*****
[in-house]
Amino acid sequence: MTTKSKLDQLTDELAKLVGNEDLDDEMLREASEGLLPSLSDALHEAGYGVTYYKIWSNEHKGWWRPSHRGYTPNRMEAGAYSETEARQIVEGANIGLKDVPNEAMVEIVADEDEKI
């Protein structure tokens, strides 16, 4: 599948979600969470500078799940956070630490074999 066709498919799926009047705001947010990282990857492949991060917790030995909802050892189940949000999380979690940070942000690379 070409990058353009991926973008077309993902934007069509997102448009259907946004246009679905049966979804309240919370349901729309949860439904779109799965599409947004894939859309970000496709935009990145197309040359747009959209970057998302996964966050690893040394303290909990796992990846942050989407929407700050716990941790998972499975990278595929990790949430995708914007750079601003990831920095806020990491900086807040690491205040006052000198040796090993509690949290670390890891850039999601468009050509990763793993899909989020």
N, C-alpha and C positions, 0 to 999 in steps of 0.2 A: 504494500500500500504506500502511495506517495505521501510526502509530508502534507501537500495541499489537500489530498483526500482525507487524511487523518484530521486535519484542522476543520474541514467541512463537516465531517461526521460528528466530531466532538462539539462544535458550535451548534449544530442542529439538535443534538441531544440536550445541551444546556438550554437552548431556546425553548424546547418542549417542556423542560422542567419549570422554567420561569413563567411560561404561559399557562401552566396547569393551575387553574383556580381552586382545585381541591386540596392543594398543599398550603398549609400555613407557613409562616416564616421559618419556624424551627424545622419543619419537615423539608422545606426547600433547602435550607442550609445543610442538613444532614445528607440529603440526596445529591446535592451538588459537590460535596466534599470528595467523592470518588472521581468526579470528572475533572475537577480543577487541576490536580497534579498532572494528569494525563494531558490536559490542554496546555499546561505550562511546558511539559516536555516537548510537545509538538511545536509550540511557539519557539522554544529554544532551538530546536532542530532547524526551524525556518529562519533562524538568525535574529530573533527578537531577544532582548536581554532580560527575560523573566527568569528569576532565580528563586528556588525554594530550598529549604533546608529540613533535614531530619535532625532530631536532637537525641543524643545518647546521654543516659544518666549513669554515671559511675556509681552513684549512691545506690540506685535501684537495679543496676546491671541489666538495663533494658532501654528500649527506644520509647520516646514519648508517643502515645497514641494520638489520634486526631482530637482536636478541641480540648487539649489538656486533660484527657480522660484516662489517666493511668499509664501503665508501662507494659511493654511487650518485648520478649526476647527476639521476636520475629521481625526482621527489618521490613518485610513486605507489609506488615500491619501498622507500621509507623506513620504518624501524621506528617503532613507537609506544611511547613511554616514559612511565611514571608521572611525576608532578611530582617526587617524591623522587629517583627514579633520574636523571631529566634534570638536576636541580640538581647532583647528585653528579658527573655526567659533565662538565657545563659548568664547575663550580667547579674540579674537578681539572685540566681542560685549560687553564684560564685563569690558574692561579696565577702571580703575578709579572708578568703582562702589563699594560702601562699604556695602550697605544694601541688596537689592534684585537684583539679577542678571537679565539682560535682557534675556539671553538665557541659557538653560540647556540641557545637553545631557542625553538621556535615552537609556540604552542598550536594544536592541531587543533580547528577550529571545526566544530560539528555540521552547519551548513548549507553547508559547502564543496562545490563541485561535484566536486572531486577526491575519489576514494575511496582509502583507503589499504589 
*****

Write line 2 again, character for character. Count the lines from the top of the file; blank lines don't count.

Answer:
Amino acid sequence: MTTKSKLDQLTDELAKLVGNEDLDDEMLREASEGLLPSLSDALHEAGYGVTYYKIWSNEHKGWWRPSHRGYTPNRMEAGAYSETEARQIVEGANIGLKDVPNEAMVEIVADEDEKI